receiver and your FM radio are using the same shift. Shift does not apply
to AM radios.

Crystals are not specific to shift, but they may be specific to AM vs. FM.
Be sure you get the right type of crystal for your receiver.


FM/PPM and FM/PCM

PPM and PCM further define how the radio codes commands to the receiver. We
normally speak of PPM and PCM in the context of FM radio/receiver
combinations. If you are buying an AM receiver/radio, you don't need to
take this into consideration.

FM receivers can be either PPM or PCM. When people say FM, they typically
mean FM/PPM. If they say PCM, they mean FM/PCM.

As long as the shift is right, you can mix brands of FM/PPM radios and
FM/PPM receivers. On the other hand, FM/PCM receivers are highly brand
specific. If you have a Futaba radio capable of PCM transmission and you
wish to use a PCM receiver, you must have a Futaba PCM receiver that is
compatible with that model radio. No mixing brands in PCM.

As far as I know, all FM radios can transmit in FM/PPM. Some can transmit
in FM/PCM also. I don't know of any that are FM/PCM only, but there may be
one out there. If PCM is listed, it is normally an extra feature, not a
requirement you use PCM.

Some will say that PCM is better and more reliable. I can neither confirm
or dispute this point as I have not used PCM receivers. I will point you to
a couple of articles that discusses PCM, how it works and their opinion
of the advantages.

Futaba FAQ on Advantages of FM/PCM over FM/PPM
http://www.futabarc.com/faq/product-faq.html#q102

Article on PCM vs. PPM
http://www.aerodesign.de/peter/2000/...ml#Anker143602

PCM receivers tend to be more expensive, larger and heavier. From what I
gather FM/PPM is what the overwhelming majority of flyers use. FM/PCM seems
to be most popular in the high performance world, giant scale and
competition planes. Choose whichever you like as either will fly your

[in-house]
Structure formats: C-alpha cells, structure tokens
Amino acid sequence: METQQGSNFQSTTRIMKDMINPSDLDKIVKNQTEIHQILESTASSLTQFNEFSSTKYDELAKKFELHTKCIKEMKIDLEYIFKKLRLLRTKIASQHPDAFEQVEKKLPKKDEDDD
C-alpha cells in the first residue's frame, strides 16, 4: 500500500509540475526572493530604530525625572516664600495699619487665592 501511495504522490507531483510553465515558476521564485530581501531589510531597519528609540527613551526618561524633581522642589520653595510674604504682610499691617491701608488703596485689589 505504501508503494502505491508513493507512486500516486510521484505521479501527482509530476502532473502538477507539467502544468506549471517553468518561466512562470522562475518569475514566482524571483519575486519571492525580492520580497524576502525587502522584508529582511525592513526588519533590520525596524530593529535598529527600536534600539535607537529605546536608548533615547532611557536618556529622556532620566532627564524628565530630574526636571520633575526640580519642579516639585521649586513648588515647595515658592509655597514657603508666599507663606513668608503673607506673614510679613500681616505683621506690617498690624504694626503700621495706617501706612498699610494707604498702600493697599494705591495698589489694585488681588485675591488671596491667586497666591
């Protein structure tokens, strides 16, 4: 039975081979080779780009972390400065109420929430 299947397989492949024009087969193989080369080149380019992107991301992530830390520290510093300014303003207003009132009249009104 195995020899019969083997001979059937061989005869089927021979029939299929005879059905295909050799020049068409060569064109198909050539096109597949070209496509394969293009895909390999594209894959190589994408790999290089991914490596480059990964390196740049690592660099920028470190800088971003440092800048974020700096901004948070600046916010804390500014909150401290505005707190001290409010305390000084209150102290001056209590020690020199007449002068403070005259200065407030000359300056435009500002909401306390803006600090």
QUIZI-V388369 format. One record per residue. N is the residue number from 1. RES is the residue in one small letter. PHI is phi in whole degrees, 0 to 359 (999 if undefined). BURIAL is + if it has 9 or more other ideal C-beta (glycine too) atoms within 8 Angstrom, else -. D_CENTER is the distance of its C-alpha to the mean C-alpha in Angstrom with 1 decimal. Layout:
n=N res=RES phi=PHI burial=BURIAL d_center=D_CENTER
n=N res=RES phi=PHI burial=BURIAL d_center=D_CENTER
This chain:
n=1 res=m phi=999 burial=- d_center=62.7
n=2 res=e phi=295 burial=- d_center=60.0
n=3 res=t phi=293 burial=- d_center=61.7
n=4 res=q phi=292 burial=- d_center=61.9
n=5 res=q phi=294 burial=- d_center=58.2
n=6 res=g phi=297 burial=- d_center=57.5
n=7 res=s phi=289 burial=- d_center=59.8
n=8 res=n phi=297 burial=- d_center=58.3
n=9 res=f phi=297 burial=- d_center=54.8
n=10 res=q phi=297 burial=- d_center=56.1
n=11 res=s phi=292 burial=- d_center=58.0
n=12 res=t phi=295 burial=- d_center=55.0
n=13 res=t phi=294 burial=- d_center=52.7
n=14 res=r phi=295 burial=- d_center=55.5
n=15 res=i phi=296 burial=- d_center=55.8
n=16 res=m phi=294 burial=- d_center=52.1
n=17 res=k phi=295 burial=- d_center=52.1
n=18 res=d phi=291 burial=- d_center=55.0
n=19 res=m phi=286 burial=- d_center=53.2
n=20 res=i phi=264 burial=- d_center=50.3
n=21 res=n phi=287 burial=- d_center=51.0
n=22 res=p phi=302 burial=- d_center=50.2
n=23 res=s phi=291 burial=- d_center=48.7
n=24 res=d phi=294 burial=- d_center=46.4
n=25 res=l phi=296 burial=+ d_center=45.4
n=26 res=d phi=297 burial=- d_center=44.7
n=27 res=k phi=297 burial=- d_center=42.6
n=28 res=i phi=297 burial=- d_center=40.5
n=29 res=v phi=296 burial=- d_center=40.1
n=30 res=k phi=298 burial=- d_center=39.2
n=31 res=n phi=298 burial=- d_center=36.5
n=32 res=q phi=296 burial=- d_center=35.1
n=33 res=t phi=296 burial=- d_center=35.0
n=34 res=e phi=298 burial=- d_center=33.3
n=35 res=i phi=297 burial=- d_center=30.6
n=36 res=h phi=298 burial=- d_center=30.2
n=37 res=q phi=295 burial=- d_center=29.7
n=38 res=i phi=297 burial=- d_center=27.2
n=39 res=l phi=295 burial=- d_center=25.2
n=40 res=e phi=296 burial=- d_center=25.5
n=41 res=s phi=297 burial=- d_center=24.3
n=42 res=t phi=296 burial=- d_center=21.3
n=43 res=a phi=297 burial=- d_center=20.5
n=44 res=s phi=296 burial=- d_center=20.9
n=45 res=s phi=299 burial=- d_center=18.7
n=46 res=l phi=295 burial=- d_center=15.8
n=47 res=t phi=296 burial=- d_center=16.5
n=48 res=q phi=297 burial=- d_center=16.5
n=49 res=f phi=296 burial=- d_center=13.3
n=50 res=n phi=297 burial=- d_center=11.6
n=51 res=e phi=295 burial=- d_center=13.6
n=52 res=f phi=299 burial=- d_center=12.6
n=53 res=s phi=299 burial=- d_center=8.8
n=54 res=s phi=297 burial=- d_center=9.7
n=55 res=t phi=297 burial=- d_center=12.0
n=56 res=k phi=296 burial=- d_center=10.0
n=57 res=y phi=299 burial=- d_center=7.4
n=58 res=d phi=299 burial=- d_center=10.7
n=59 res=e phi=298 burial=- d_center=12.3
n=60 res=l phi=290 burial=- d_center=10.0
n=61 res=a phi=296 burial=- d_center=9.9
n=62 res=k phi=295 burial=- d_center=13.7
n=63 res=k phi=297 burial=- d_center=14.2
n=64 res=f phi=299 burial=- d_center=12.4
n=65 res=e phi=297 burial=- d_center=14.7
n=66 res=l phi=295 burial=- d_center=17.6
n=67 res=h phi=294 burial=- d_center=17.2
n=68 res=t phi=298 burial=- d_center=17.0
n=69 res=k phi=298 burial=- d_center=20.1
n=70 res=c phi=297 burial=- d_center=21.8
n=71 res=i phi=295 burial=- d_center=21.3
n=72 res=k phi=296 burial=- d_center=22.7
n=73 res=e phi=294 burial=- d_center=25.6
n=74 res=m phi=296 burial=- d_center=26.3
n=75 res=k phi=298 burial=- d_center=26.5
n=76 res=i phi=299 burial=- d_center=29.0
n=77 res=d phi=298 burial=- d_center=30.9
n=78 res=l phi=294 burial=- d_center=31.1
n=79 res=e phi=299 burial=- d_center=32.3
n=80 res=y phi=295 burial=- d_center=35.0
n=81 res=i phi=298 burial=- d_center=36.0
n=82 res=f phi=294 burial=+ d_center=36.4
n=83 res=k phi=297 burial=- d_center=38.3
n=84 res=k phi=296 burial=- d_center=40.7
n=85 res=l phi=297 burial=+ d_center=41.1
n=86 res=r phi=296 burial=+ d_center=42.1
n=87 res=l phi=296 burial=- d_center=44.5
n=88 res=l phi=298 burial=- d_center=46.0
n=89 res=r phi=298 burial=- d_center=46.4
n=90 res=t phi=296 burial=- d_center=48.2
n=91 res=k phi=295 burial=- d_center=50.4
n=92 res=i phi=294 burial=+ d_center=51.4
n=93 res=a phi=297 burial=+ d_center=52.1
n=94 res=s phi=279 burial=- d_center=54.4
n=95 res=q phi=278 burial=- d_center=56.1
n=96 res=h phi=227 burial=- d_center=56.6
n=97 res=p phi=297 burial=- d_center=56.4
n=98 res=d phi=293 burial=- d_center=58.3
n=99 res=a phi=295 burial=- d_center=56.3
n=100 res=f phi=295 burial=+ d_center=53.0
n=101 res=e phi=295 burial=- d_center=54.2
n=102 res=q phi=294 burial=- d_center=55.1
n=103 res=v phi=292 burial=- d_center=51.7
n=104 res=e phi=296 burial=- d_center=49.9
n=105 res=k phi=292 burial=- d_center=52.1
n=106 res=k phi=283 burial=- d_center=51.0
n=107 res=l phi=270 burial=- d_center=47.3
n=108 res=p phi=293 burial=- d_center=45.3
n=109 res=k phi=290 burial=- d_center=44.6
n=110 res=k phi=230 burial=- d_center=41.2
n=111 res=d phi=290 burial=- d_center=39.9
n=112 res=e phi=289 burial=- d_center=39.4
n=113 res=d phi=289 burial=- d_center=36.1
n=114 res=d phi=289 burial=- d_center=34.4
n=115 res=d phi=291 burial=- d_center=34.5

plane.

RANGE

For practical purposes, range is determined by the receiver, not the radio.
It is a function of sensitivity of the receiver and its ability to pick out
the radio signal and filter out noise. Many brands state the rated range of
their receivers. Some do not. I suggest you stick with brands that state
their rated range or you could end up flying beyond the range of your
receiver.

How much range is enough? That depends on the application. You can
NEVER have too much range, but you can have too little. If the plane
gets out of range it will crash or fly away. More range is always better.

Here are my suggestions for minimums:

Indoors

Indoor planes are usually very weight sensitive, every gram counts.
To get extremely light weigh, sometimes range has to be sacrificed but that
is OK indoors as long as you know what it is. I suggest 200' minimum and
more is better but you may be fine with less. Many indoor flying spaces are
less than 100 feet along any span and you are not going to accidentally fly
past the walls.


Outdoor - Planes

Slowflyers, micro helis and small electric planes under 36" wing spans can
often get by with ultra light receivers with ranges of as little as 500
feet. This is adequate if you have a small model or fly in a small field of
under 500 feet in span. Many of these small models can be hard to see at
ranges of more than 350 feet, approximately the length of a football field.
I prefer more range, but many people do fine with 500 foot receivers. The
GWS pico 4 channel is a good example of this kind of receiver.

Today there are plenty of micro receivers with 1000' or greater rated range